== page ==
And the way Wicked Plants came about was actually sort of related to that, and actually very related to my day here today. I'm lucky that I get to go around and talk to a lot of people who are in the horticultural sciences and wander in and out of greenhouses. And very often I was finding that people who are really into plants, like for their career, sooner or later actually do kind of go over to the dark side and start to--
--and start to collect really weird and interesting and subversive plants that maybe they're not even supposed to have. This did not happen today, I will say, because I'm sure that people's bosses are in the room. But very often-- very often, and even sometimes in a university setting what would happen is we'd be getting ready to walk out of a greenhouse and somebody would say, "You know what, come back here a minute. I want to show you this thing I have. Now don't tell anybody I have one of these, but take a look at the--" there was always something weird and sometimes something really quite naughty in a way, something subversive or something a little bit immoral.
And I just got to thinking, there really is this dark side to the plant world, right? I mean hemlock killed Socrates. And I sort of started making a list in my head and realizing there really is a certain amount of murder and mayhem in the plant world, and it would be interesting to tell those stories.
So the challenge for me in defining what wicked meant was it had to have some terrible effect on humans. It had to be about something that happened to us. So I was really looking at plants that were poisonous, deadly, painful, maybe even offensive in some way-- plants that explode, plants that smell bad, plants that catch on fire, things like that. And in every case I needed a good story. That was how I was going to narrow it down, because otherwise the book would have been 4,000 pages long.
So how was I going to pick and choose? I was going to pick up plants that had a really great, very human story behind them. So I was always looking for a victim or a villain or a body buried in the backyard. That was my challenge with every one.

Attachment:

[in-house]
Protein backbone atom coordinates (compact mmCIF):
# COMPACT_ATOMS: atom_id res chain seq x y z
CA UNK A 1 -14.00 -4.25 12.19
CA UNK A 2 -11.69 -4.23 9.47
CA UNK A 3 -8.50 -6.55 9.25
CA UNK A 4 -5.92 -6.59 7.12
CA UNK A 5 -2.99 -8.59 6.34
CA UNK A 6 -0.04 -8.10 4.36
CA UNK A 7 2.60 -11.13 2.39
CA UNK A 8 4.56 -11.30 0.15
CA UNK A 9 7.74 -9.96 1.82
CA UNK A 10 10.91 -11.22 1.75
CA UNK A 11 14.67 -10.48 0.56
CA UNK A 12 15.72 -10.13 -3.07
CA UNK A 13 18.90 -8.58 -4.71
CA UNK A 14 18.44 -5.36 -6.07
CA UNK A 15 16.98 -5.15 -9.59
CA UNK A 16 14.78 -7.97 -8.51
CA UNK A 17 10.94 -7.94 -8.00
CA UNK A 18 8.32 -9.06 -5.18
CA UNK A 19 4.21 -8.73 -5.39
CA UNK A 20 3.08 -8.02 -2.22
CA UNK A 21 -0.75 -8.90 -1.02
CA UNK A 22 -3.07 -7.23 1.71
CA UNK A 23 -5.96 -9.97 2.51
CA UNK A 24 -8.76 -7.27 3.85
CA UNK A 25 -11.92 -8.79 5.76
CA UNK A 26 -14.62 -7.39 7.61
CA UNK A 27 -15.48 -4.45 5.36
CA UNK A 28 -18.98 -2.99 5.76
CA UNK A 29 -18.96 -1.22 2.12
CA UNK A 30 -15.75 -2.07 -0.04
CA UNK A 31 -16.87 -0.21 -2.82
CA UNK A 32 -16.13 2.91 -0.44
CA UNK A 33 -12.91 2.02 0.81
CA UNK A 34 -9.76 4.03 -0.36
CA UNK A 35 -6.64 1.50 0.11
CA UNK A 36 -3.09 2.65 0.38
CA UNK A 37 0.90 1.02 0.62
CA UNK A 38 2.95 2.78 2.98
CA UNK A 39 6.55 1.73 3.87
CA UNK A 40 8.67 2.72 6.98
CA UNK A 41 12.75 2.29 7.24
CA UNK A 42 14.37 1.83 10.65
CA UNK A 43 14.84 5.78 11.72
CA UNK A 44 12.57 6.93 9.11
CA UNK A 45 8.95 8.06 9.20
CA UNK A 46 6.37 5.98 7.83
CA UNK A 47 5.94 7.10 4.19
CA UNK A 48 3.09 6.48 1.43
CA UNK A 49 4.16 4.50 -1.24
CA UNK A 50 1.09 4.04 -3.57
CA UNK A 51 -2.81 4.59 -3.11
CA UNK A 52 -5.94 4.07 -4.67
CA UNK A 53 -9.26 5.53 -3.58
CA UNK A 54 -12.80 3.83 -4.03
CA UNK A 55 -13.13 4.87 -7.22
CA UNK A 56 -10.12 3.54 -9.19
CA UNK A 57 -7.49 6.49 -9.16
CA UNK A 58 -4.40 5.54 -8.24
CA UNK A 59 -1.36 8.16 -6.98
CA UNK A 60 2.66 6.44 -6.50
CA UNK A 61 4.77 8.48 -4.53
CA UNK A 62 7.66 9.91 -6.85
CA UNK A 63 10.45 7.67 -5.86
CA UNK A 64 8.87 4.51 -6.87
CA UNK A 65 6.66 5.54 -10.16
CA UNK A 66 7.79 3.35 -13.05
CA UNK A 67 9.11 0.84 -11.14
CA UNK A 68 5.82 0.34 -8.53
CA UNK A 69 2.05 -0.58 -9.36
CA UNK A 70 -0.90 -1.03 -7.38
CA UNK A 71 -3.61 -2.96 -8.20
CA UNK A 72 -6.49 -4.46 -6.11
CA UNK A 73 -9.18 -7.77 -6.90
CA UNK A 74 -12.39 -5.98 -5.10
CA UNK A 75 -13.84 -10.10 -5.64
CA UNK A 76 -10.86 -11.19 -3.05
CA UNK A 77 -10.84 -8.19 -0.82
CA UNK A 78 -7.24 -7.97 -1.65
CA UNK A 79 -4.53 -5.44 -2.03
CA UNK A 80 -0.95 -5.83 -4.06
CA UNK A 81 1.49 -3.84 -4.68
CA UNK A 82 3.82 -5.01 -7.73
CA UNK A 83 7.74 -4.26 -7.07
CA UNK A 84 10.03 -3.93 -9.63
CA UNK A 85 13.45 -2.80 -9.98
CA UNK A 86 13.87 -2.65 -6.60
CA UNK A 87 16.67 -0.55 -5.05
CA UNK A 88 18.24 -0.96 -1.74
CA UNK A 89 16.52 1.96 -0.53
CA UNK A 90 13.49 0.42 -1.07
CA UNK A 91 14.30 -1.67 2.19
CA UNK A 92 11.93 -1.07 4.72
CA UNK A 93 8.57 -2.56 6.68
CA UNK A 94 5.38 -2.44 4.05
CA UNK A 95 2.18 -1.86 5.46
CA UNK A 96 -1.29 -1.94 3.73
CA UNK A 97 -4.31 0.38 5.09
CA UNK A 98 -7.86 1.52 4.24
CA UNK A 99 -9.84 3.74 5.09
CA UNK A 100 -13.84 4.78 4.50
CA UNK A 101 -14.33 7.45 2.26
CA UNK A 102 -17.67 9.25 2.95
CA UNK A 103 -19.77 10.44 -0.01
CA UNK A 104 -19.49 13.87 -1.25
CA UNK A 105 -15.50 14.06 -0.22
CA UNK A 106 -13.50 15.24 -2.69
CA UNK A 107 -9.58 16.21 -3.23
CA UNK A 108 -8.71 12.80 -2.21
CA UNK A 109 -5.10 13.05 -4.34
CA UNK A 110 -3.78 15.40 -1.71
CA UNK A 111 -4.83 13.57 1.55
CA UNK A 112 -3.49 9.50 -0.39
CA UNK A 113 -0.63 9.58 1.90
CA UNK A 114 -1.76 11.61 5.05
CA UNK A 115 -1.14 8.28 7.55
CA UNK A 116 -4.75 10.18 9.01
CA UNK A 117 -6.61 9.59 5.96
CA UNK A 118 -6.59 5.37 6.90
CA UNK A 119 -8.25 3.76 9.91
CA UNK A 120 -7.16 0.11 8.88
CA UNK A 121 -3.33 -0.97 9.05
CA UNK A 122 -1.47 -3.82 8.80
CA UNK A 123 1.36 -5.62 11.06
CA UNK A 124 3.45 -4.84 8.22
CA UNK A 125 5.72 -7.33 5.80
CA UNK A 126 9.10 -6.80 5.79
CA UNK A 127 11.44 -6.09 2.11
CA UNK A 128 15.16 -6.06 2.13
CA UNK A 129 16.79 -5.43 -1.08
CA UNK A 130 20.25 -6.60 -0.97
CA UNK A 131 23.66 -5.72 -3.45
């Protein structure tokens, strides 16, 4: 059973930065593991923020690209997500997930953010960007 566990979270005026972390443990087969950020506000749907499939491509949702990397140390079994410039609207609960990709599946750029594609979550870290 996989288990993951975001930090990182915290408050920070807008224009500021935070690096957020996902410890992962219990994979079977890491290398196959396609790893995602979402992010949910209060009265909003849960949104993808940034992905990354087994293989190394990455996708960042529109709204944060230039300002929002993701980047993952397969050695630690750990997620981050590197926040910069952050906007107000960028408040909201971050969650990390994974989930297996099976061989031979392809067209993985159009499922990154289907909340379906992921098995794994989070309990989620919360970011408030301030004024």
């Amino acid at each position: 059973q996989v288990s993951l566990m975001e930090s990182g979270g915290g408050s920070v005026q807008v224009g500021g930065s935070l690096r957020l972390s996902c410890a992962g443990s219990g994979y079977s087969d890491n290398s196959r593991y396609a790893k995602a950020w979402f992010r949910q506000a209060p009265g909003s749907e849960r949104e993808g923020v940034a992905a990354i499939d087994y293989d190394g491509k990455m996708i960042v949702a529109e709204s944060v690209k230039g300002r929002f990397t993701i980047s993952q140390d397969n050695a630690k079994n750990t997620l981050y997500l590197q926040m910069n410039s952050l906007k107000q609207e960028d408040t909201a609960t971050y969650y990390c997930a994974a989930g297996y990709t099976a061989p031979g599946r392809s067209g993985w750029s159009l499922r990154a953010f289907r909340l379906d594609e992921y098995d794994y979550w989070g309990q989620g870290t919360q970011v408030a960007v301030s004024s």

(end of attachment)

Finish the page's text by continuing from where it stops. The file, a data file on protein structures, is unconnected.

So for instance, the first plant in the book, Aconitum-- great, great plant. We grow in our gardens and yet it's really pretty highly toxic. But I couldn't find a good story for monkshood. And that was really frustrating me because I very much wanted to include it, but I couldn't unless I had some great story.
And I just happened to be in London when the Pakistani cricket coach Bob Woolmer died under mysterious circumstances. I don't know if any of you follow cricket-- I mean, I don't really, but when you're in London you sort of can't help it. And so there's all this speculation about his death and what might have happened to him. And it appeared that he had been strangled. But the problem was that there was no signs of a struggle. And it was like, well how do you strangle a guy that big and have no signs of a struggle?
So a rumor went around for a while that he had been poisoned with monkshood, aconite, which would have paralyzed him and made it easier to strangle him. And I found myself thinking, oh please let it be monkshood.
The math has passed on. He is gone. We can't bring him back. So please couldn't it be one of my plants? And it wasn't unfortunately. Well, they decided that he died of a heart attack and that there was no foul play involved as a matter of fact.
So that was always my thing. So I was always sort of taking delight in other people's misfortunes. Someone would come up to me and say, "Did you read that article in the New Yorker about the guy who was out on a hike and he found this bush and he ate the berries?" I'm like, "Oh that's fantastic. Really? Well When was that? I've got to go back and get that." So I love to this day to collect these kind of stories.
So you will see that that's really what this is is a set of stories and that is a highly selective list. So you all will see many plants that you know to be poisonous or evil in some way that are not in this book simply because they didn't make the cut. I couldn't find a good-enough story to go along with them.
So I'll start by making a point that's probably obvious to a lot of you which is that these plants are all around us. They're not necessarily in a remote jungle halfway around the world. So for instance castor bean-- which is so beautiful and I've seen lots of it today-- contains ricin. The seeds contain ricin, which is really one of the most deadly plant poisons on the planet. And here it is in Chicago, right down Michigan Avenue, right in the middle of everything. I always love seeing my wicked little plants out in the middle of everything.